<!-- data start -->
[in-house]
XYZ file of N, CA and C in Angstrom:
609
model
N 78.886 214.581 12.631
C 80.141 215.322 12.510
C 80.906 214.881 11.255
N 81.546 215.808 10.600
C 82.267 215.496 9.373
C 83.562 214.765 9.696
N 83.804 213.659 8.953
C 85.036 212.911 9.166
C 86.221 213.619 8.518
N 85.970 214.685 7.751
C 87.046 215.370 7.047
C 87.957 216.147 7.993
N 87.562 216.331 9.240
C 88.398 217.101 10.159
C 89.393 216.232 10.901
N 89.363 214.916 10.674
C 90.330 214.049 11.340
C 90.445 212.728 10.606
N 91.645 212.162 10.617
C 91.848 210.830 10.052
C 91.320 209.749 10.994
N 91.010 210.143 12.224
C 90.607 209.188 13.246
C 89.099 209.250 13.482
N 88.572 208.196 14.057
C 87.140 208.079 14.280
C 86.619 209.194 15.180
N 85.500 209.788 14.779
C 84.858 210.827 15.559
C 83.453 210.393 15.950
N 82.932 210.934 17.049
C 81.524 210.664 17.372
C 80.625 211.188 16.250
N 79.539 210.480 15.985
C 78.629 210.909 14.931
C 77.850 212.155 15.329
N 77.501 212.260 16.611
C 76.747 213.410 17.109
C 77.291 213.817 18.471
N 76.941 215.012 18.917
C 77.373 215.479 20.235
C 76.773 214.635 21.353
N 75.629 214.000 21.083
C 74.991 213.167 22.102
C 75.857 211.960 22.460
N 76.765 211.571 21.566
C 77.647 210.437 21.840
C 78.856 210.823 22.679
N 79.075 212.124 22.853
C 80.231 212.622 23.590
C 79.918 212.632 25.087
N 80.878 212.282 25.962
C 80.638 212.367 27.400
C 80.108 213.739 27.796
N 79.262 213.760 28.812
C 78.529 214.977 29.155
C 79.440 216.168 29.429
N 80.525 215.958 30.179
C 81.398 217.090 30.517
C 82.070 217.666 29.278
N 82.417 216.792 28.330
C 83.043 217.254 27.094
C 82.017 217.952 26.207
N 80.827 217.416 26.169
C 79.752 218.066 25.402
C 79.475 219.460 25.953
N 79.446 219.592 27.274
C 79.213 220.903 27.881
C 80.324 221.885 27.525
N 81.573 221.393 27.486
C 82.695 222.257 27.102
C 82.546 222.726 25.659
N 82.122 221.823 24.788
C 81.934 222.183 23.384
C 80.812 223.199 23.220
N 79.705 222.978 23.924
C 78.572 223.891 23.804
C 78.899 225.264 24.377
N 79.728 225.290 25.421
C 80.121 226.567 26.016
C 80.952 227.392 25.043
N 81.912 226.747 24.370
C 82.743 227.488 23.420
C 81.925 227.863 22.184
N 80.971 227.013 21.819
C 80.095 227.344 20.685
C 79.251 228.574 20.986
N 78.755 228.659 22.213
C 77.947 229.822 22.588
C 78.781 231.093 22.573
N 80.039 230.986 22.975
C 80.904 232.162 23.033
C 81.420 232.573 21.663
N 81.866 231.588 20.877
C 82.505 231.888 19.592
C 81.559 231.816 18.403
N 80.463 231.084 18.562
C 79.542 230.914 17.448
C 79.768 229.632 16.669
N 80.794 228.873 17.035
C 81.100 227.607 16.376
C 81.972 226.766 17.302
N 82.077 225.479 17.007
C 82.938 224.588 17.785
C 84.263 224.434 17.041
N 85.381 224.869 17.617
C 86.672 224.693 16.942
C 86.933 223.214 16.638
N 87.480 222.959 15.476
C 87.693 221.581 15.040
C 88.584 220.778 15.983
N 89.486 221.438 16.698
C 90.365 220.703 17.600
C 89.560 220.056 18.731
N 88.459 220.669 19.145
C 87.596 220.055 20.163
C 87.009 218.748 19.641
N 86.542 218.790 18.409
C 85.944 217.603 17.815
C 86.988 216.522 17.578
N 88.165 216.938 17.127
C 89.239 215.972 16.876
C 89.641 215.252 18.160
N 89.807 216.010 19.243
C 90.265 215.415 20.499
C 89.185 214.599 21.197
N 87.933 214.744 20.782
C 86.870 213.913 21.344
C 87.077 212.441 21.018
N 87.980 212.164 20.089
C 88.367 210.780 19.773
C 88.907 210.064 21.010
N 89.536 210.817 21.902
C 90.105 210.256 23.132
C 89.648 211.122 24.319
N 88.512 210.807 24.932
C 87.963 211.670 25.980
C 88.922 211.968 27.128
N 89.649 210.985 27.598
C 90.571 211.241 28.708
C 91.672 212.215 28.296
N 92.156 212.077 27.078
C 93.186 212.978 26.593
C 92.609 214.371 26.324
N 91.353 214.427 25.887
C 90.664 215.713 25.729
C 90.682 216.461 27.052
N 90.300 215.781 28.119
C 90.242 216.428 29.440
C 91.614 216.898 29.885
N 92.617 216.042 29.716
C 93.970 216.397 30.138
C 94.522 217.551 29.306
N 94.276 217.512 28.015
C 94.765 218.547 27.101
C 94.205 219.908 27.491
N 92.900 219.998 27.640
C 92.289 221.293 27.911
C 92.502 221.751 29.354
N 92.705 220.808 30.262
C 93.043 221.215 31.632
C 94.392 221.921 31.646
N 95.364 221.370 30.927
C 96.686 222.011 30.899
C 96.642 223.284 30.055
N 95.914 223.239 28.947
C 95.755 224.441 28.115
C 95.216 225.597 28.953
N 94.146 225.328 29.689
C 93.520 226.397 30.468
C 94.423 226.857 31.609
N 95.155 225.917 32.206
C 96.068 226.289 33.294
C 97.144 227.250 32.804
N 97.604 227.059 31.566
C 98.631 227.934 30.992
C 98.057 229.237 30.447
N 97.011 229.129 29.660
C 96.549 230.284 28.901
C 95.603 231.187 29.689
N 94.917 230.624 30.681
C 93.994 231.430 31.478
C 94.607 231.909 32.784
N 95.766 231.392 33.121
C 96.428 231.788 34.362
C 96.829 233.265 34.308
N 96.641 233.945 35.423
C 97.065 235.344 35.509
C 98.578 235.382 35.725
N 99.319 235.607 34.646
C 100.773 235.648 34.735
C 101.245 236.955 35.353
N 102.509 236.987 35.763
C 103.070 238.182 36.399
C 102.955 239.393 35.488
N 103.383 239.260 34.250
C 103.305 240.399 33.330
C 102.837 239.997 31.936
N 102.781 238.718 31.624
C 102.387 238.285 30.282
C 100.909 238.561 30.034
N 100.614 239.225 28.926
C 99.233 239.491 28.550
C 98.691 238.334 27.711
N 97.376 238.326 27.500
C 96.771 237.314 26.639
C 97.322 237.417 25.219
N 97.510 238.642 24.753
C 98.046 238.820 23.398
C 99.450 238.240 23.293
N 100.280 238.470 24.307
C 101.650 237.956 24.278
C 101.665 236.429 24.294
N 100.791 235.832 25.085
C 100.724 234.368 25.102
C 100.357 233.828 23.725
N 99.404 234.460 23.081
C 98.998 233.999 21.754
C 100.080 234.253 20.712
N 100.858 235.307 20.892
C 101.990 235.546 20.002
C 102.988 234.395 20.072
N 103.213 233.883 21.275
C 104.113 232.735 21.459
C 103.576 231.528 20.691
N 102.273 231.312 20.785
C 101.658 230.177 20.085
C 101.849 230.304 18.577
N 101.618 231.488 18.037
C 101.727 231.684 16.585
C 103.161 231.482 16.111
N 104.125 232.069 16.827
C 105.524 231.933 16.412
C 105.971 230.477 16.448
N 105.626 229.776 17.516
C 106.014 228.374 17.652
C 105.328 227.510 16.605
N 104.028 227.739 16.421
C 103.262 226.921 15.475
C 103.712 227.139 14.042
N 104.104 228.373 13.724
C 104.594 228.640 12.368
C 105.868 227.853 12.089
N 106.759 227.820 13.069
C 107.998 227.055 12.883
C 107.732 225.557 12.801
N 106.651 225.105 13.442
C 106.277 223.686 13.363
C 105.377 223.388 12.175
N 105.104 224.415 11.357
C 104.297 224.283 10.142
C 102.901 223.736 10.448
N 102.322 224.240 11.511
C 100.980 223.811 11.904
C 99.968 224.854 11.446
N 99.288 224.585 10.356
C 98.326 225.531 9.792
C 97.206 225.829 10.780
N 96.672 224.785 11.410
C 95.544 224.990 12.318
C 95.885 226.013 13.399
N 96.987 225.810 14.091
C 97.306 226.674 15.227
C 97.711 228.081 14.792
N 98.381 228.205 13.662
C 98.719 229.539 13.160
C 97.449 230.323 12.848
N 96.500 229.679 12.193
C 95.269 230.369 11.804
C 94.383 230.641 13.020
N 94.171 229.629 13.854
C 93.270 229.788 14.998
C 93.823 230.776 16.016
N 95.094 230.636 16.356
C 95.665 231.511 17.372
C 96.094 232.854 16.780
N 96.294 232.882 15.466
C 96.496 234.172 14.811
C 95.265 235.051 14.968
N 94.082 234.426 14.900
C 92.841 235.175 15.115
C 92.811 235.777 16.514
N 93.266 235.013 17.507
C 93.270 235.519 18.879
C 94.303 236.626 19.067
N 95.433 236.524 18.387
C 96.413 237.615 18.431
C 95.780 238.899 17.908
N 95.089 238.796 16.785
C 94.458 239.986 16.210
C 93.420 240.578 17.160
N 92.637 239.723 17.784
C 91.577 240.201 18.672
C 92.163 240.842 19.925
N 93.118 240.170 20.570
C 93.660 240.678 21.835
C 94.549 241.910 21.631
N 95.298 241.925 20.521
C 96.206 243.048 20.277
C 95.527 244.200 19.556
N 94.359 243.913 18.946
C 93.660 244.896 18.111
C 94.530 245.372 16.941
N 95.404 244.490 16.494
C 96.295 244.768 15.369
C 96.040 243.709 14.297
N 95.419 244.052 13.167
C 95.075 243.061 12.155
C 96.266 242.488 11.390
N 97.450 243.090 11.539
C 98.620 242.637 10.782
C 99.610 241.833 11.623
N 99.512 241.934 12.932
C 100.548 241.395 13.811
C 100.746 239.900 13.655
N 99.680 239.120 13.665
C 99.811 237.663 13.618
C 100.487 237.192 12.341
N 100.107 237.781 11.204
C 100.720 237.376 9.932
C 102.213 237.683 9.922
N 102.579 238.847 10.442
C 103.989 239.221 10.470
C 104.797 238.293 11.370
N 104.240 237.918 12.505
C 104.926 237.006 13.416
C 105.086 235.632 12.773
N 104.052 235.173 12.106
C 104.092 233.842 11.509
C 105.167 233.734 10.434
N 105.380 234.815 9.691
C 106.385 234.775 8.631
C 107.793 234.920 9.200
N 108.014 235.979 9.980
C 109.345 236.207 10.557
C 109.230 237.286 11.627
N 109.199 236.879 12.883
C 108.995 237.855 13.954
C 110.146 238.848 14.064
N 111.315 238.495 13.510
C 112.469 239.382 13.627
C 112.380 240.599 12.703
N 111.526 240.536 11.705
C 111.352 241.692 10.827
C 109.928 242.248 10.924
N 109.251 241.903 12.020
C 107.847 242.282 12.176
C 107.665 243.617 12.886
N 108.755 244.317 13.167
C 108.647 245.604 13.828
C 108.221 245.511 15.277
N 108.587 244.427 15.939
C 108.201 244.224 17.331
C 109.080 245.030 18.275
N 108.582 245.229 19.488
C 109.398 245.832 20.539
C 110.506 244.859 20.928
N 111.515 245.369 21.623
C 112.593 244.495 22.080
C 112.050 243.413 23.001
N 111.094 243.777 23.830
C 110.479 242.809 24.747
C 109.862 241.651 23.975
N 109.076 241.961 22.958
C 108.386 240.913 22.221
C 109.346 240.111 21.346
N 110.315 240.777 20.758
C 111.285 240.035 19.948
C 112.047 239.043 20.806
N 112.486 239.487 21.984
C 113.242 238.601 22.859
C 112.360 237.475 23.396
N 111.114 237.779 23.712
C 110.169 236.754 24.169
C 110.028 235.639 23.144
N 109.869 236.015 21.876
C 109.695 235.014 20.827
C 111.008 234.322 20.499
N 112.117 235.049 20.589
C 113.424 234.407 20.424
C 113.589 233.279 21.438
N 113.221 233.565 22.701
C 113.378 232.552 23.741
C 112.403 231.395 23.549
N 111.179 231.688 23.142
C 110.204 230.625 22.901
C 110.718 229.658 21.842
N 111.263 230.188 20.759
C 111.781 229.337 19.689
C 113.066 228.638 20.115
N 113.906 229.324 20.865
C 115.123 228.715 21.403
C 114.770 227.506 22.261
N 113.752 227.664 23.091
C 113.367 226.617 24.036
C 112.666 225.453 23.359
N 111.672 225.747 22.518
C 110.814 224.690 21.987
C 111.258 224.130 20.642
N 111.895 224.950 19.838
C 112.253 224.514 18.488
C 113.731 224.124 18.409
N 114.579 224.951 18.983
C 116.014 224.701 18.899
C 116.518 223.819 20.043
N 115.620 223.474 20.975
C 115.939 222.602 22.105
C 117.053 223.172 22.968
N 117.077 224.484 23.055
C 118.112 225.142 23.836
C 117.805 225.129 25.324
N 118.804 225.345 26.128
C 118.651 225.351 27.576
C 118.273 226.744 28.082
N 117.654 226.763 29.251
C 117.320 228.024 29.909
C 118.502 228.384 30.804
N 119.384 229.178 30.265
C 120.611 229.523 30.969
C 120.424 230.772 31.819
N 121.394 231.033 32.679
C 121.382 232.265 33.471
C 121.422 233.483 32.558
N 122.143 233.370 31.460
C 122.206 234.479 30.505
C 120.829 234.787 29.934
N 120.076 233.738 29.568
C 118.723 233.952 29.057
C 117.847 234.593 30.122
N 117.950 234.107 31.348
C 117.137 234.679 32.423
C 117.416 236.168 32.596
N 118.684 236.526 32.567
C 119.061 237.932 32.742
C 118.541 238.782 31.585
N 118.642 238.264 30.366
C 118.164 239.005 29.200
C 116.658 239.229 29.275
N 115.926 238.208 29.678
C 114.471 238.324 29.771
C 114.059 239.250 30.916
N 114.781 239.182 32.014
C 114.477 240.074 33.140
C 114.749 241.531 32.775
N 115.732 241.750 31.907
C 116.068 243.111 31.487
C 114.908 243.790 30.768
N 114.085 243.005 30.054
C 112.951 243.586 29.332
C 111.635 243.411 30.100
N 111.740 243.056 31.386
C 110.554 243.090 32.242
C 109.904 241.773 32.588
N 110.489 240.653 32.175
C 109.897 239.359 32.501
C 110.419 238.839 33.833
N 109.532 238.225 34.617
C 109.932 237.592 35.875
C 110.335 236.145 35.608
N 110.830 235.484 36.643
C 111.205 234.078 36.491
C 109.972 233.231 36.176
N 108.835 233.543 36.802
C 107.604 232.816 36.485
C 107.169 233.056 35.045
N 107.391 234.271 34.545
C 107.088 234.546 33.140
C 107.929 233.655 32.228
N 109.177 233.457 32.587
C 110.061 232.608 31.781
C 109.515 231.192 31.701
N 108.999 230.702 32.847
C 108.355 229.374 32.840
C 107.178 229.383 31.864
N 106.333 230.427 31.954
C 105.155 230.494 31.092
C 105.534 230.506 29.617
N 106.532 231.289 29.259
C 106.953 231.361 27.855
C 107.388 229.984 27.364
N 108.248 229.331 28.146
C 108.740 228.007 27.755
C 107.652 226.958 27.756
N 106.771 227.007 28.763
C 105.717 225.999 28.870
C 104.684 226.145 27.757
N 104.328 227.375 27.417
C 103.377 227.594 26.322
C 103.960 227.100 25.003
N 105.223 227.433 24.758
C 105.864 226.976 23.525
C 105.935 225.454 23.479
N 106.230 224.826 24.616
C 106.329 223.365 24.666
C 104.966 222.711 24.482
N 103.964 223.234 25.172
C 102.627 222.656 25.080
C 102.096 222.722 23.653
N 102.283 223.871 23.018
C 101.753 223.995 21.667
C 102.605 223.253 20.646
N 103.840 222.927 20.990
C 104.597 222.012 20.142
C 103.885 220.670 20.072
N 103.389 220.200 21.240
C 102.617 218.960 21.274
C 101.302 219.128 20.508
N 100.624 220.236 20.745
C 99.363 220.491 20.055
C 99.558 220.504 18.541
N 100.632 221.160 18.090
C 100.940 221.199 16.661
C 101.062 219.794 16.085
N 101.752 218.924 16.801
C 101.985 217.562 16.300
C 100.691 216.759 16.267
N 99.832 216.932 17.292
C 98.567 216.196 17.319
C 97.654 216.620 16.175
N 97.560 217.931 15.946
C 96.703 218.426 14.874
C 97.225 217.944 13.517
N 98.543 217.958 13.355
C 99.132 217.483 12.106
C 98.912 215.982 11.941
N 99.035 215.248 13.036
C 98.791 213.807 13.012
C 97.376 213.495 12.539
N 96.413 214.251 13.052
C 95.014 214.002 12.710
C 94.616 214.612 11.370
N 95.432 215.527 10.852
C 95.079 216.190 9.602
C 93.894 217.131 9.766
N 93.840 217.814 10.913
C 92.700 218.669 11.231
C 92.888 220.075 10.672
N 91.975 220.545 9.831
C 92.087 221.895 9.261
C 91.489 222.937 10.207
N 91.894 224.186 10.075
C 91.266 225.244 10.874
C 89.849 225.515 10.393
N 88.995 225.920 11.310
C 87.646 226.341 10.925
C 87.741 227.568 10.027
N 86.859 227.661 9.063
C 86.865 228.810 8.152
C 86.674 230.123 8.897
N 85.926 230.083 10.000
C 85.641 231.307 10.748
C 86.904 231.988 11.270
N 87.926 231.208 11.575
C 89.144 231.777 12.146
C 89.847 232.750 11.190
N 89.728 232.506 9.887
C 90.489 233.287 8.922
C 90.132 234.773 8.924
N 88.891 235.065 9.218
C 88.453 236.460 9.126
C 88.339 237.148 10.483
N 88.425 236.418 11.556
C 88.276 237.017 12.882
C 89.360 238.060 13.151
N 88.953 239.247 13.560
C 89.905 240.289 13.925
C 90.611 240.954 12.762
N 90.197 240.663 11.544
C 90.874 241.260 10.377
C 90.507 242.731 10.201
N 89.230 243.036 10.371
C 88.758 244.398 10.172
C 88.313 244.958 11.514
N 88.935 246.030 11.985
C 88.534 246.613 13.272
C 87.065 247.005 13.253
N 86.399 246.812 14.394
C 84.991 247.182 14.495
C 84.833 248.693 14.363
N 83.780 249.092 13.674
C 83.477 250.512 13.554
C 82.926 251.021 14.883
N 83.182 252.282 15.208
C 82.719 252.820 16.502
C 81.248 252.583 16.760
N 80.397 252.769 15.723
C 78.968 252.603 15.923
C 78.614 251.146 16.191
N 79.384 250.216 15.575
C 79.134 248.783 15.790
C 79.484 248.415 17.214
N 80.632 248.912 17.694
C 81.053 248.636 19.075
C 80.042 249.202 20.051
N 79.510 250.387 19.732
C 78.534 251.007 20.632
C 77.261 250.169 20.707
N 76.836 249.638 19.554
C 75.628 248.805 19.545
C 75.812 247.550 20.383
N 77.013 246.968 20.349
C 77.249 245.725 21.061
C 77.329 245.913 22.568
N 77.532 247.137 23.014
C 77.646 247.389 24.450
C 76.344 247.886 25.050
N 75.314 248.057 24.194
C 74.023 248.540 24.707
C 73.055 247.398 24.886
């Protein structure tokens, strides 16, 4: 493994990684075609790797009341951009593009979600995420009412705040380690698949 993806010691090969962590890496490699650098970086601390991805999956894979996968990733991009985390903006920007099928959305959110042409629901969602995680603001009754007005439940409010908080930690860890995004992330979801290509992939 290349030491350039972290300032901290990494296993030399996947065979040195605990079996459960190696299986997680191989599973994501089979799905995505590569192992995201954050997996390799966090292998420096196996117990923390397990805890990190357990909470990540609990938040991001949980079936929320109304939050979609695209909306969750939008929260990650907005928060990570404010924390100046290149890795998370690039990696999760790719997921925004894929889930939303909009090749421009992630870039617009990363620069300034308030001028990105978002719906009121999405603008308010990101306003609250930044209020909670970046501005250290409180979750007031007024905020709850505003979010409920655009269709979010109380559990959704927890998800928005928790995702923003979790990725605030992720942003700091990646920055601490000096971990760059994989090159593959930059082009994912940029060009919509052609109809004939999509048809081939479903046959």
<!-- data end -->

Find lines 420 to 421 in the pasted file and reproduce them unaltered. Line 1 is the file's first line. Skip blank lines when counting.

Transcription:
C 117.320 228.024 29.909
C 118.502 228.384 30.804